Trump Administration Aims to End Mandatory Rest Periods for Truckers

The Department of Transportation is quietly working to end mandatory rest periods

Since the government placed a mandatory 30-minute rest break for all drivers in 2012, the trucking industry has been working to end it and allow states more flexibility in how CDC licenses are issued.

The Transportation Department is now working with drivers, quietly aiming to make the hours of service rules more flexible - something that the industry is welcoming.

According to Logistics Management, DOT is specifically looking to make changes in the rest breaks, length of driving time (11 hours a day) and on-duty time (15 hours) among other changes.

“I can tell you the Department understands the importance of giving you the flexibility,” Transportation Secretary Elaine Chao said at the Mid-America Trucking Show in March.

In comments filed with the transportation department, the Owner-Operator Independent Drivers Association (OOIDA) wants to eliminate the mandatory 30-minute break and that trucks should be allowed to stop the 14-hour clock for up to three consecutive hours.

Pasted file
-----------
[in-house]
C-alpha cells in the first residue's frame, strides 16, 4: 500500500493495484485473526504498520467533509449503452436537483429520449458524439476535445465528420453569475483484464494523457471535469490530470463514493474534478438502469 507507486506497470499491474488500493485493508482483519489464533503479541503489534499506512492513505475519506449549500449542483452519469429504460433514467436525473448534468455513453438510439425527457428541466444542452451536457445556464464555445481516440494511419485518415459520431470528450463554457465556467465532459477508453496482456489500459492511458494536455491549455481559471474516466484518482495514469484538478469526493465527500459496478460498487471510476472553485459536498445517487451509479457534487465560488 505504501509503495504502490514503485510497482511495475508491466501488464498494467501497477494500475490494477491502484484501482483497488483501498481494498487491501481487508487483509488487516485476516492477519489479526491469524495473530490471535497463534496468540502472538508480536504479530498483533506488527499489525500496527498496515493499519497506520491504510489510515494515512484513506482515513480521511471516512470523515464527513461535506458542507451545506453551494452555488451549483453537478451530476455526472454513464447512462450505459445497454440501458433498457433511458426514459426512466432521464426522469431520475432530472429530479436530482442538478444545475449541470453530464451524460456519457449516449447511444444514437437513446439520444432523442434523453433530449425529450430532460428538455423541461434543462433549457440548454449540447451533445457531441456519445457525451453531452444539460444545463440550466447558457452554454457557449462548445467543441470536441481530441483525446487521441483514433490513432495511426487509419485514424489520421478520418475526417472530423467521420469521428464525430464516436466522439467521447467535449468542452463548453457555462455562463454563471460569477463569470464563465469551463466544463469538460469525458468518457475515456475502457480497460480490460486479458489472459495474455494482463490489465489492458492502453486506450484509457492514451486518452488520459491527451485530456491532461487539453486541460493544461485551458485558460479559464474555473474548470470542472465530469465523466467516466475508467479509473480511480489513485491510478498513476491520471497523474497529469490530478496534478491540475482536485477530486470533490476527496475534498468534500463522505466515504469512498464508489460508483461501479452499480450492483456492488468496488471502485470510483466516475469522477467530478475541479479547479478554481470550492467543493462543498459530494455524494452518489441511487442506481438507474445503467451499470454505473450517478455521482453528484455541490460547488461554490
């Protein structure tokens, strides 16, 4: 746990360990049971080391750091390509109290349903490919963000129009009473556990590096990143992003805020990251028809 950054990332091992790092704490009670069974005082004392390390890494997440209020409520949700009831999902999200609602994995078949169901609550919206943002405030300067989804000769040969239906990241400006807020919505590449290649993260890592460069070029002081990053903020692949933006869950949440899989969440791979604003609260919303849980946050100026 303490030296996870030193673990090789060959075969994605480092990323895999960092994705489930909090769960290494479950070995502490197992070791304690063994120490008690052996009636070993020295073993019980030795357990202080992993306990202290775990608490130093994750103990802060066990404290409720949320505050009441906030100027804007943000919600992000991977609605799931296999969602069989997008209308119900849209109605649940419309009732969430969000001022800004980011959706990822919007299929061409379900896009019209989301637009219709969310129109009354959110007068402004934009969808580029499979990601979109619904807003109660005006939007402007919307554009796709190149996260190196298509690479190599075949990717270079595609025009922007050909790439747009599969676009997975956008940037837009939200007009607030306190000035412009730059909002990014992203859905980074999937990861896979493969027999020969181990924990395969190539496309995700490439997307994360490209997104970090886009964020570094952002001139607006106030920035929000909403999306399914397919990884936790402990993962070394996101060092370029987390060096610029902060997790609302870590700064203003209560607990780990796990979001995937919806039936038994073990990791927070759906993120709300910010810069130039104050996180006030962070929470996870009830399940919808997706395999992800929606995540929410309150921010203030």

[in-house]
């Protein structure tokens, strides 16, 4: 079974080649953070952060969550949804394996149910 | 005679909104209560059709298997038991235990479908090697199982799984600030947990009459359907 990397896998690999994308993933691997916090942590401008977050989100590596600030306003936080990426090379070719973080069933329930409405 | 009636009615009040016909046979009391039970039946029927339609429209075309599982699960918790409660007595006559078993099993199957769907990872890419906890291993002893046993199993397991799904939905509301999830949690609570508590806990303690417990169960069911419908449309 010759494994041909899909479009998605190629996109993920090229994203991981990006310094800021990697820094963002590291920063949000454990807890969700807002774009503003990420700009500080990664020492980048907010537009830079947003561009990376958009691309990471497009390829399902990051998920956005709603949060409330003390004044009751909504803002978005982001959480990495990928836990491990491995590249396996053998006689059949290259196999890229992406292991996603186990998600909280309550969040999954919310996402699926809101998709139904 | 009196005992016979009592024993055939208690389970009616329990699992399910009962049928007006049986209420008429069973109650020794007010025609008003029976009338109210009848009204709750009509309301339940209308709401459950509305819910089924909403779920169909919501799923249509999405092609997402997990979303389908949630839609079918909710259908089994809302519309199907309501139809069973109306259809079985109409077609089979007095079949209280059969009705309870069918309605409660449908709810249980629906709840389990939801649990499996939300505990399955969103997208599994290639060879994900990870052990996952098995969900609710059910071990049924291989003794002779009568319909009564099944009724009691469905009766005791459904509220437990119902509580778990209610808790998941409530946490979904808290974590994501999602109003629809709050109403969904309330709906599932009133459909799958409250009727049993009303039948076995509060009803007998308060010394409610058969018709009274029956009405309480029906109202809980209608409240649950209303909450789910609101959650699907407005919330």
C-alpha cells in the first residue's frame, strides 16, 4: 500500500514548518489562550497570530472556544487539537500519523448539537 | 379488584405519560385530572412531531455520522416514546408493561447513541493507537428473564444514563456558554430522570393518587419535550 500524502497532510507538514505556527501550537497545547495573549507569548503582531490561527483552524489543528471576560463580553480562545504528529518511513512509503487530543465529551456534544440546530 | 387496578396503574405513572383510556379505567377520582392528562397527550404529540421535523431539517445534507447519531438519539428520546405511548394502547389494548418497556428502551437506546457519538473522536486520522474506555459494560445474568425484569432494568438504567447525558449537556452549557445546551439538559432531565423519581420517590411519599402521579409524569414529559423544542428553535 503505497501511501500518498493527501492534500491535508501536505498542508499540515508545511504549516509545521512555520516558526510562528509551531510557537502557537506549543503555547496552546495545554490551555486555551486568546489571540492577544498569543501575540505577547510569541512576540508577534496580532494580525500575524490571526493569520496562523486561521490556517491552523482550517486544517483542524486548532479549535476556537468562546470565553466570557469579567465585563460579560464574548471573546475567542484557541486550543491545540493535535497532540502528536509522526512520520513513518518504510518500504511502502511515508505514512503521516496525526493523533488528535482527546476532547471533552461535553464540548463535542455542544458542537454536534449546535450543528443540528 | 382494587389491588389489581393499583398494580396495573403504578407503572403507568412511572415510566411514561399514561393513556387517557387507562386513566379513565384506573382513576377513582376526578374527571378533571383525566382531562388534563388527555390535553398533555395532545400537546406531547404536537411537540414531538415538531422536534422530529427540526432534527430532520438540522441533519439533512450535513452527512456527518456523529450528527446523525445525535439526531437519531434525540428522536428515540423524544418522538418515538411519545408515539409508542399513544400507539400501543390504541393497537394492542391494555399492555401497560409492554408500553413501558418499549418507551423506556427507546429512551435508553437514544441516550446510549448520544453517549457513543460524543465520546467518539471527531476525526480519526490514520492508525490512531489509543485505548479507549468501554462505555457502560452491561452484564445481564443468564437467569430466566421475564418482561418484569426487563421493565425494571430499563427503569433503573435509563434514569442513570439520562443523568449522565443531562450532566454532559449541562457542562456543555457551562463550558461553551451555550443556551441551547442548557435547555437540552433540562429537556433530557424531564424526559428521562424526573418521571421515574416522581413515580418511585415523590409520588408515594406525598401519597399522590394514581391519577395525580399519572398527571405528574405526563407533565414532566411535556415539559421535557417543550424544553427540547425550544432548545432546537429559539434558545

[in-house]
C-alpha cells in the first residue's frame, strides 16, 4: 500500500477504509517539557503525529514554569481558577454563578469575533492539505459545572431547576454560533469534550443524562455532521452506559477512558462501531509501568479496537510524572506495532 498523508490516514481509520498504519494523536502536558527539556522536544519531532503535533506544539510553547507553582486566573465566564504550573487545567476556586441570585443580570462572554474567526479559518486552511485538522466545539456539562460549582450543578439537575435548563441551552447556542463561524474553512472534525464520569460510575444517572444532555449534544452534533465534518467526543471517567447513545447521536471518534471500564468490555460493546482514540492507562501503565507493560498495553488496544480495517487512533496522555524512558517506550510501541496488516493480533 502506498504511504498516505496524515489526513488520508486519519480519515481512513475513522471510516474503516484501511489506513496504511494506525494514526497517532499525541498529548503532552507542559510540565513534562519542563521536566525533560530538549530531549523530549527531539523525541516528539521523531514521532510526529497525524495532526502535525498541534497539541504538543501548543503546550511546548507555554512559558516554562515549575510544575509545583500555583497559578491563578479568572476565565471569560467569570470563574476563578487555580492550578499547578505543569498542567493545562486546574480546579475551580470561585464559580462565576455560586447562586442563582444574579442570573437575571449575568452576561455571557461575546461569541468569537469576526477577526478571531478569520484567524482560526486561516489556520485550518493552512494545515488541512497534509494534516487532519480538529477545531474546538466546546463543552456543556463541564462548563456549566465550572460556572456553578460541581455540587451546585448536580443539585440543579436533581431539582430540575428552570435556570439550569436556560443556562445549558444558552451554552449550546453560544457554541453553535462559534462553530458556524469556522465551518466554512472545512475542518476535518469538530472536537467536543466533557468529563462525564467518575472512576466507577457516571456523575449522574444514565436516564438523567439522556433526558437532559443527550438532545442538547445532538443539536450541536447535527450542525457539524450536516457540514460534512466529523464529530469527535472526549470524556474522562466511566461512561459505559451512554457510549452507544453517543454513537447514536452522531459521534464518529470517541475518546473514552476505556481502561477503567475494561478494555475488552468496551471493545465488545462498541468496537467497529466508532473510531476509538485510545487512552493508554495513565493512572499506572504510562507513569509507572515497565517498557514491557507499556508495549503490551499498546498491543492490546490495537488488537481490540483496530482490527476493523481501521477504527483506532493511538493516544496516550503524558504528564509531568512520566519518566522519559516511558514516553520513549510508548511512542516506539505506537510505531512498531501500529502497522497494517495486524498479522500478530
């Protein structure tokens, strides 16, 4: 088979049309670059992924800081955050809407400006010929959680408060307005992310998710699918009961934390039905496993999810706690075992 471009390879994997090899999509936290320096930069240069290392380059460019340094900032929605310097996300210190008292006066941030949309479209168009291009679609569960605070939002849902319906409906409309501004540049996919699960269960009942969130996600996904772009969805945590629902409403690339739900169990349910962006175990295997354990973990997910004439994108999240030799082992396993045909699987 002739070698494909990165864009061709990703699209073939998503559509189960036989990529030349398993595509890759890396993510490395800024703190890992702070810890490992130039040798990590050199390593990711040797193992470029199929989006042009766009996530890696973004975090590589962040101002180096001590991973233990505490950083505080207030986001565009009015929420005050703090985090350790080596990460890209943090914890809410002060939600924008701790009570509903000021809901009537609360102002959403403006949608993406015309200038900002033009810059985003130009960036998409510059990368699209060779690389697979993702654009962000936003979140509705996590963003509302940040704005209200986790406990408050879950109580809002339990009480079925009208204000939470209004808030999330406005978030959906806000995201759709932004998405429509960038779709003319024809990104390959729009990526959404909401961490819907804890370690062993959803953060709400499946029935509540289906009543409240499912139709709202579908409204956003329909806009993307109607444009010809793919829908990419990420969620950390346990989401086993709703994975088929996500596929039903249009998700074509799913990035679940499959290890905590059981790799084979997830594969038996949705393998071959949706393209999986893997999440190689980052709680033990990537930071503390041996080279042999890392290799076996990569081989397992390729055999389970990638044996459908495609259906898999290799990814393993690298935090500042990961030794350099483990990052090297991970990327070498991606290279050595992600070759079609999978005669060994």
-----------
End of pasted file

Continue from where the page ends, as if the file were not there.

Meanwhile, safety advocates argue that any changes to the hours of service rule could worsen driver fatigue, which, according to Logistics Management, is the cause for one-third of all fatalities involving heavy trucks. However, in 2017, there were 4,657 large trucks involved in fatal crashes - a 10 percent increase from the year before.

In addition, the FMCSA is looking to allow states greater flexibility in conducting skill tests for individuals seeking a CDL in its latest proposal. Logistics Management reports that the proposal would alleviate testing delays and eliminate needless inconvenience and expense to the CDL applicant without compromising safety.

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